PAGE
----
- Specifications -




The size is 11 7/16" by 1 7/8" by 4 7/8" and it weighs about 3.5 ounces without the batteries due to it's styrofoam body. The main rotor's diameter is about 13 6/8", the tail is about 4". Radio control range is approx. 33 feet.
Those small wooden sticks prevent the helicopter tipping over while I learn to master the controls...





With the 7.2V 300mAh NiCd battery-pack, the flight time is around 1~3 minutes. The high current-needs prevent me from using those 1900mAh+ NiMh batteries, since they are rated to max 2A... Here are my current measurements.





Even the sophisticated electronics make it hard to fly, thus the thrill... It took me at least 3 hours to calibrate the gyros using those 6 little potmeters in the foreground and I have already destroyed 5 sets of rotors, but learned a lot ( such as varying forces due to position and orientation changes and oh yes, that infamous ground effect ). Luckily - or is it that slowly improving skills of mine? -, there are definitely less rotor-blade changes required lately... The main rotor is fixed pitch and flybarless, while a separate, smaller motor drives the fixed pitch tail rotor via a cable. On this picture the 2 gold colored gyros are easily observeable : the two-axes "free gyro" for cyclic and the "rate gyro" for the tail yaw-axis, The angle of the blades can not be changed, there is no swashplate or linkages. Cyclic control is achieved by pulsed torque to the main motor which with gyroscopic effect, tilts the helicopter. Also, for this reason, the average lifetime of this $20 motor is about 10 hours... The pulse is timed correctly using an optical sensor and sensor plate that rotates with the main rotor, see picture below. Yaw control is simpler, with just changes to the tail motor speed.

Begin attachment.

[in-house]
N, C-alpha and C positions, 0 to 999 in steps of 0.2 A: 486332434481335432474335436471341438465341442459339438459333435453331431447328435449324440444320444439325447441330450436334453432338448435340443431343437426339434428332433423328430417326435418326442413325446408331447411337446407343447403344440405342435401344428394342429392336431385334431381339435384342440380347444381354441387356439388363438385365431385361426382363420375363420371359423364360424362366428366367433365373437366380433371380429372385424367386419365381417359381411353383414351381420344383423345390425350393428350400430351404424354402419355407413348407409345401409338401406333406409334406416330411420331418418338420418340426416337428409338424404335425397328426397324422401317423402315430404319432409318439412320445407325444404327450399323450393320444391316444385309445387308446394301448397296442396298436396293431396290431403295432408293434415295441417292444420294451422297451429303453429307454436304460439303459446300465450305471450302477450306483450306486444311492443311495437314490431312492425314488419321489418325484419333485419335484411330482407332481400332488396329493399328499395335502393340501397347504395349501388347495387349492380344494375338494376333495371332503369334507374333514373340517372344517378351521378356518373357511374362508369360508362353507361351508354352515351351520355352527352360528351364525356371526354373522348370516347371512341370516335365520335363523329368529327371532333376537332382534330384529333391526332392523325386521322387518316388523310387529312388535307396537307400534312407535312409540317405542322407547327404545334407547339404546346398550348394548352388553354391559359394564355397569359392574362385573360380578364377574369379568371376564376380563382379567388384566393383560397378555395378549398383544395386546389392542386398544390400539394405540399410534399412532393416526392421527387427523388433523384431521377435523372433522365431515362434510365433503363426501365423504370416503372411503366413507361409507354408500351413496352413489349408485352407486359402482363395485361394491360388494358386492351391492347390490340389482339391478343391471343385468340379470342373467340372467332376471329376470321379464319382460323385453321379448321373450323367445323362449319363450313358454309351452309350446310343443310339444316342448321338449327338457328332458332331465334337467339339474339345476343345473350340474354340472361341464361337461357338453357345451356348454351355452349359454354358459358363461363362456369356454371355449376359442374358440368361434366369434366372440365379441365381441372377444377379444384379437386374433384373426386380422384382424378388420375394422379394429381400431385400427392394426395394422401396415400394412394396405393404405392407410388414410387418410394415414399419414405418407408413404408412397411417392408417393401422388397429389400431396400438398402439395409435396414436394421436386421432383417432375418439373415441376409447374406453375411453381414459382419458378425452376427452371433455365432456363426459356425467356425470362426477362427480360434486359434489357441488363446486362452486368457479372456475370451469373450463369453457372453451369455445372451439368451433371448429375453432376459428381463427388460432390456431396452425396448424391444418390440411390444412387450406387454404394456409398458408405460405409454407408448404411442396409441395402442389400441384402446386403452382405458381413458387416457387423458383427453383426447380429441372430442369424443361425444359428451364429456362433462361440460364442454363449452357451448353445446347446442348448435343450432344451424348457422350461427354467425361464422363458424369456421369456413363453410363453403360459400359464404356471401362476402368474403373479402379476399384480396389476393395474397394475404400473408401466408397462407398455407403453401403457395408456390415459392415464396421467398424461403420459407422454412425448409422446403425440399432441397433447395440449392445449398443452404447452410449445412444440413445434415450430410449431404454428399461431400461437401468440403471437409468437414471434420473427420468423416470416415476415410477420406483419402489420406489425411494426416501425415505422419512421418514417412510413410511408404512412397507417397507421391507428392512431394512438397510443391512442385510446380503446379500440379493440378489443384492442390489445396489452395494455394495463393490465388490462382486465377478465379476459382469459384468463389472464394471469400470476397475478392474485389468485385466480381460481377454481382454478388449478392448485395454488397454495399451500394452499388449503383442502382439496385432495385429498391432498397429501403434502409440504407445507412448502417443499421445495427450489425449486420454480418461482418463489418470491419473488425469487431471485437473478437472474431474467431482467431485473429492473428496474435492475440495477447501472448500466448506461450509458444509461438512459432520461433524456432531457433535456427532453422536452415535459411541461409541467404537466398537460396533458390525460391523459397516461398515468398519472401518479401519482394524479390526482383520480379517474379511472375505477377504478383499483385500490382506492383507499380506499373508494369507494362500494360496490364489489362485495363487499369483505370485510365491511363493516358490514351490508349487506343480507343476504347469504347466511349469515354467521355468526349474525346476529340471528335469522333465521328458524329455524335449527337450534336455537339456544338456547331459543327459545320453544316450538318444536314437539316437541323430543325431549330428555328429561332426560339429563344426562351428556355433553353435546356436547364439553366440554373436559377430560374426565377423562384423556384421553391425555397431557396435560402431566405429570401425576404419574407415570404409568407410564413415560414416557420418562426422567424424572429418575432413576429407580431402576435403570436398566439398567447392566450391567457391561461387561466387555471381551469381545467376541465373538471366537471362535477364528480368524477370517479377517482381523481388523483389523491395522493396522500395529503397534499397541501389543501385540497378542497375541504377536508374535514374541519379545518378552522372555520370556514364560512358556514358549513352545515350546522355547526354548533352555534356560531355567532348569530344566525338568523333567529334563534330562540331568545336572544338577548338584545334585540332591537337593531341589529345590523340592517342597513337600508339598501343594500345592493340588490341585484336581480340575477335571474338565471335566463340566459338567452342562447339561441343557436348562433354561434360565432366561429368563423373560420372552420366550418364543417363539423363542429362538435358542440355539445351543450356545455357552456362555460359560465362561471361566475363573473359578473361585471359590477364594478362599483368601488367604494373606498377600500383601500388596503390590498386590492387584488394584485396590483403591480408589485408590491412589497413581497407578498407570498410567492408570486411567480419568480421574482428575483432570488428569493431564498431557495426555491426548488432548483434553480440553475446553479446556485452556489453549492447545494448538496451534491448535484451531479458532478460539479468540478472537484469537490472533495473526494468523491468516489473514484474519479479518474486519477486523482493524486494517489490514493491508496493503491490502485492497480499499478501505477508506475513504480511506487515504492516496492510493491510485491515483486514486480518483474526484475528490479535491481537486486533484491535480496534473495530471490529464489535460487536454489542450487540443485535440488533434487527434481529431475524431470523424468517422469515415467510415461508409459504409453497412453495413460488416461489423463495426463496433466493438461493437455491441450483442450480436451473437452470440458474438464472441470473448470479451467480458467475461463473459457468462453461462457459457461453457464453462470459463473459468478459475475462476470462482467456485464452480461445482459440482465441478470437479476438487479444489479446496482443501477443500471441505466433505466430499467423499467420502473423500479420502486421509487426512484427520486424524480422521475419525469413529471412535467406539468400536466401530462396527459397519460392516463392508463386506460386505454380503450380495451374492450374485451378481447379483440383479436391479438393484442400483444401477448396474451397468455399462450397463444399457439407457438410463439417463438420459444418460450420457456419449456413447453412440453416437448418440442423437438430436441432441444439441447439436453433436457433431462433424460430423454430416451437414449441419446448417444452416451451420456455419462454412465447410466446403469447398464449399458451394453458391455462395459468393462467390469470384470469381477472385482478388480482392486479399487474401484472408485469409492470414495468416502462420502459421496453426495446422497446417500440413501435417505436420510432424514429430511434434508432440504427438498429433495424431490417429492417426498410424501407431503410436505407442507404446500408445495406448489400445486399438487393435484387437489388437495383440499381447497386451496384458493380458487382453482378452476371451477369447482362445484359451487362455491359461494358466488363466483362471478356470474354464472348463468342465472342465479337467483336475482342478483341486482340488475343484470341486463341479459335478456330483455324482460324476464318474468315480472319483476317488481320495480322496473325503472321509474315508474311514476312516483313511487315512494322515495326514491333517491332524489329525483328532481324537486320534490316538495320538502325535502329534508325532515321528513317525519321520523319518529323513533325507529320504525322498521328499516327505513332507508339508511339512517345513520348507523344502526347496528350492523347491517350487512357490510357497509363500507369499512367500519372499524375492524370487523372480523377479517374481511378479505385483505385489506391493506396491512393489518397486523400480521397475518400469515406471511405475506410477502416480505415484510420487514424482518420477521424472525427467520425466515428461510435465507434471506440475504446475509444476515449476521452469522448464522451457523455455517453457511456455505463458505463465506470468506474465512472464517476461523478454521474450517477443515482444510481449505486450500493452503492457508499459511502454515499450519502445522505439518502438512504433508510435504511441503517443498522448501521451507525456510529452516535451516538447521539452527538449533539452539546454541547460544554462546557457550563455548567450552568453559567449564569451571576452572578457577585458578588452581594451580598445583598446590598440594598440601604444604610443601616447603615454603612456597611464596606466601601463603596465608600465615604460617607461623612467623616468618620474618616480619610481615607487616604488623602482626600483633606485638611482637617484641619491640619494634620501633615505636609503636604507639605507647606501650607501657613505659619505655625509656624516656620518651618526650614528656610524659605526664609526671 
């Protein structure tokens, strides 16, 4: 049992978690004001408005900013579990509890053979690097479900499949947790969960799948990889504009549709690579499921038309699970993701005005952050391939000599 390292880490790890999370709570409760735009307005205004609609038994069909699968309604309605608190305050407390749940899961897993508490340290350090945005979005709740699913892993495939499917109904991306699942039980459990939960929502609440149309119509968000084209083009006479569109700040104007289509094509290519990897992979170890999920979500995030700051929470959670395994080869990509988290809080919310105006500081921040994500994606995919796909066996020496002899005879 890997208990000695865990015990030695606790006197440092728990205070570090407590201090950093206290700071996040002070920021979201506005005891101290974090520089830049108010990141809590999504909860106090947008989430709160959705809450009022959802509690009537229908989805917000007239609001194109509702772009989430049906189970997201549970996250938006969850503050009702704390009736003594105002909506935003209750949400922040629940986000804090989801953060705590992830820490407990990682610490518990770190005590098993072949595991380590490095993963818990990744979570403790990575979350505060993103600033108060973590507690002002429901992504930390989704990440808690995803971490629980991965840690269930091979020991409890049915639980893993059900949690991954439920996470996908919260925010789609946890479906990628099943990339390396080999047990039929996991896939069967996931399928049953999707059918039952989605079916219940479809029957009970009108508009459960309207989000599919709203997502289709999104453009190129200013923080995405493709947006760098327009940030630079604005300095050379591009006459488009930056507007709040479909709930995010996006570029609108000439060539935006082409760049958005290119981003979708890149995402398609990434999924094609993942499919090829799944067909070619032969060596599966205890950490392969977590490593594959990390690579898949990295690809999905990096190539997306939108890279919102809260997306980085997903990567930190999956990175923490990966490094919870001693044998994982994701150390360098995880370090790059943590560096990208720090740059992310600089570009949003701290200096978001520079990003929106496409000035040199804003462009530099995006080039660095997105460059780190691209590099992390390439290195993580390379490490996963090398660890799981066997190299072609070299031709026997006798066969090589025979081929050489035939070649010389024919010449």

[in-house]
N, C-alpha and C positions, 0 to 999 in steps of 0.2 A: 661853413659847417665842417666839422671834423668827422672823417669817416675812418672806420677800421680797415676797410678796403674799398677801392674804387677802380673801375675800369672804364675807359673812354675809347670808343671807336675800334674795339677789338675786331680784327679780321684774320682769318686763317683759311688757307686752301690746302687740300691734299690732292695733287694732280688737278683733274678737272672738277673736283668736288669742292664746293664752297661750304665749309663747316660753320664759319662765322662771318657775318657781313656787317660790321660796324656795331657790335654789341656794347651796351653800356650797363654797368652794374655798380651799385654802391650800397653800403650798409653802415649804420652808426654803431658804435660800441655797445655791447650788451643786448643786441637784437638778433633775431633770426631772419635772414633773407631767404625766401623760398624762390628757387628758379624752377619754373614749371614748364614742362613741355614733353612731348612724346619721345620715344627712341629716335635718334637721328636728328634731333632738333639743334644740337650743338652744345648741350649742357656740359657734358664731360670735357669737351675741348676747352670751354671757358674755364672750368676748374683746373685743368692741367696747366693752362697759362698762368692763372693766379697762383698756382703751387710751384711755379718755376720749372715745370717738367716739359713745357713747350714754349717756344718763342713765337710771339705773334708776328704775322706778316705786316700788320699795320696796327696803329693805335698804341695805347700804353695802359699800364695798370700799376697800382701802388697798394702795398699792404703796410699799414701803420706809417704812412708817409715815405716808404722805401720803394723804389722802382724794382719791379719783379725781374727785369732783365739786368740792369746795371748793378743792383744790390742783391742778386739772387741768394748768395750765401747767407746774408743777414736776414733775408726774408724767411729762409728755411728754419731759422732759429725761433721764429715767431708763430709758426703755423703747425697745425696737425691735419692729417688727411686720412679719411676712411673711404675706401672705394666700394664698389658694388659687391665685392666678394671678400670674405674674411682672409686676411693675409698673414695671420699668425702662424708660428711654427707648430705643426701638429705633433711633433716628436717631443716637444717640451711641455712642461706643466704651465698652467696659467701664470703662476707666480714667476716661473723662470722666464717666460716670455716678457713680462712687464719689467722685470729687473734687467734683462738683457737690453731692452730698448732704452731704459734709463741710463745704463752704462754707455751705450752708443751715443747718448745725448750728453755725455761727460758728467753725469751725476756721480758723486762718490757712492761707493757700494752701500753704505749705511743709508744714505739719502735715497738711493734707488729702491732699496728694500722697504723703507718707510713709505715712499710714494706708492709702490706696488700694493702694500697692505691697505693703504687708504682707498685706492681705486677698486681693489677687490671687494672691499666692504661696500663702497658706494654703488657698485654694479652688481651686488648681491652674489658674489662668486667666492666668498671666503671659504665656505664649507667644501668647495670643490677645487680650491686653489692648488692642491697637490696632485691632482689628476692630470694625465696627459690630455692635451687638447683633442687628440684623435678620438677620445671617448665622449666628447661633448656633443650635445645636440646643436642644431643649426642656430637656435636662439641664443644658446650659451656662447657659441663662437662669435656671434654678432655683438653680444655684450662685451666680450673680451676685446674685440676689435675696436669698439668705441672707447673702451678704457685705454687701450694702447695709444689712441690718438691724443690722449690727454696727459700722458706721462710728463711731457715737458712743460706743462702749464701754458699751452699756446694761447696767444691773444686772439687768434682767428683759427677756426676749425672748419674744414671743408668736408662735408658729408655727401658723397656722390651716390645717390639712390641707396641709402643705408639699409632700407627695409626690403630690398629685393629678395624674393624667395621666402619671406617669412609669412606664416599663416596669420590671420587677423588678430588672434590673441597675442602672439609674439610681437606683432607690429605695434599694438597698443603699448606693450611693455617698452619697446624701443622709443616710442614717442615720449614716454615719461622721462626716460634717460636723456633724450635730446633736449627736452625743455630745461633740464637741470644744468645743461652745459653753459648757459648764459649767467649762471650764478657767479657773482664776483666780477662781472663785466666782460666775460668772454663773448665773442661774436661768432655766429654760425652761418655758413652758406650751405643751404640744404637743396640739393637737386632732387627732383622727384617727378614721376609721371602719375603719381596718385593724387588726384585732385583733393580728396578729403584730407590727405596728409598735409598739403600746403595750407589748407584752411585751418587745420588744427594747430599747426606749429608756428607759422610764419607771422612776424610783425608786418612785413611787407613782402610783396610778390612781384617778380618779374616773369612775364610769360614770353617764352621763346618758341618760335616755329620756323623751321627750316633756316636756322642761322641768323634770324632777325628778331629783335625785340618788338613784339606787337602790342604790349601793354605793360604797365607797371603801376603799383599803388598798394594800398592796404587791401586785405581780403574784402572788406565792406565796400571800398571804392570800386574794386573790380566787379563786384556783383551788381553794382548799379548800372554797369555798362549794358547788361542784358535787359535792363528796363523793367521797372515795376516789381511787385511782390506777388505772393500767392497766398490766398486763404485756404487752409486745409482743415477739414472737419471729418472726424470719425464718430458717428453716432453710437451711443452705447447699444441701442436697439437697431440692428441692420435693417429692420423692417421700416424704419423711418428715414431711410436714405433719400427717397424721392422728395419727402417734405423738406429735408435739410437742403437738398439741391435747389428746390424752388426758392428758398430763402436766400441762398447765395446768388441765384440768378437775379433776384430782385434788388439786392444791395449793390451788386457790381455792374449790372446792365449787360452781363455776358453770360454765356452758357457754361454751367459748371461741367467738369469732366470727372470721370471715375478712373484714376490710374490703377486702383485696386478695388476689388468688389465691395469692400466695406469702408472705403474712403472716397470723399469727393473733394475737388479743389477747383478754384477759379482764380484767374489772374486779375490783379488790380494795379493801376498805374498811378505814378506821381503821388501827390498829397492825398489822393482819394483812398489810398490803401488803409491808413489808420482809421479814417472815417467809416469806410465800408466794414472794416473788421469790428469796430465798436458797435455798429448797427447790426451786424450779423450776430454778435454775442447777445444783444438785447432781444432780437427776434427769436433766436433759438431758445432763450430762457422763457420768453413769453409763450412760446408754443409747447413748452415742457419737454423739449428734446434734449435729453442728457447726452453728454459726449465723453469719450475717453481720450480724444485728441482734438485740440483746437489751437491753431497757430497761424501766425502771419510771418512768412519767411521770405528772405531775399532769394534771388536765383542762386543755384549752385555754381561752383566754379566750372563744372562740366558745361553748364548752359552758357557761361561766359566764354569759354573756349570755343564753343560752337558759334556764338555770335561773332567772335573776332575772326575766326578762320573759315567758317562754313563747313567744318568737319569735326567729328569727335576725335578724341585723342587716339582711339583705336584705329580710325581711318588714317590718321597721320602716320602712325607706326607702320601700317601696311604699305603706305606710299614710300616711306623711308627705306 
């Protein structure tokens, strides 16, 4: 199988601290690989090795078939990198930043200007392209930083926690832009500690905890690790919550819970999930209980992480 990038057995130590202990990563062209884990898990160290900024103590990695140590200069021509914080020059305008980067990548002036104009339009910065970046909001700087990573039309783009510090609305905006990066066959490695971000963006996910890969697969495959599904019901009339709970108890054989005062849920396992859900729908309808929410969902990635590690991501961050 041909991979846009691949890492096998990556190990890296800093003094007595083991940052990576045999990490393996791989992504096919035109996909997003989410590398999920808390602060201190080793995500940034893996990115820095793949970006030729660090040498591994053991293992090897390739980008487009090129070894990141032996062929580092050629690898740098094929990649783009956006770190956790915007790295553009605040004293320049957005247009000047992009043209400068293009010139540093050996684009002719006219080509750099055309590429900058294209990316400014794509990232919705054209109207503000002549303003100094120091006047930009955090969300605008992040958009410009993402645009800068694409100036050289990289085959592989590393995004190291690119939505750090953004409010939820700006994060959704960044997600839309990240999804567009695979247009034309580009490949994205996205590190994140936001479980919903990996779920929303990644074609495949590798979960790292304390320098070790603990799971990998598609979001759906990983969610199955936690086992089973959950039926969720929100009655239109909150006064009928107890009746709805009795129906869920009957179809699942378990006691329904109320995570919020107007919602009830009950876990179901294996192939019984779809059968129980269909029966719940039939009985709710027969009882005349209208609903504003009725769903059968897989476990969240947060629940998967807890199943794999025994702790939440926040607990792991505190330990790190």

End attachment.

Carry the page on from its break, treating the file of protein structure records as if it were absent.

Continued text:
The rotor control system is using optical sensors ( the disk above the gears ) which made the realization of the pulsed torque cyclic movement possible. You can also see how the tail rotor's and the main rotor's motor is positioned.





This is an older picture, when I broke the stablilizer on the tail, but fixed it with some tape. It worked well until it melted where I glued it. So, do NOT use those cyanoacrilate based "Crazy" Super Glues! ( I also read it on a Japanese fan site, that it's a generally good idea to reinforce the tail section with a piece of tape. ) Since than, I have reworked the tail, using a styrofoam cup from Jamba Juice and tailoring the bottom part of it to a tail. I used a 2 layered sandwich approach; I cut 2 sections and glued them together for added strength, that balanced the tail with lead-tape on the other side. I also reinforced the tail assembly using a hot melt glue gun. This is how it looks now after painting it :



All in all, it's a great experience!




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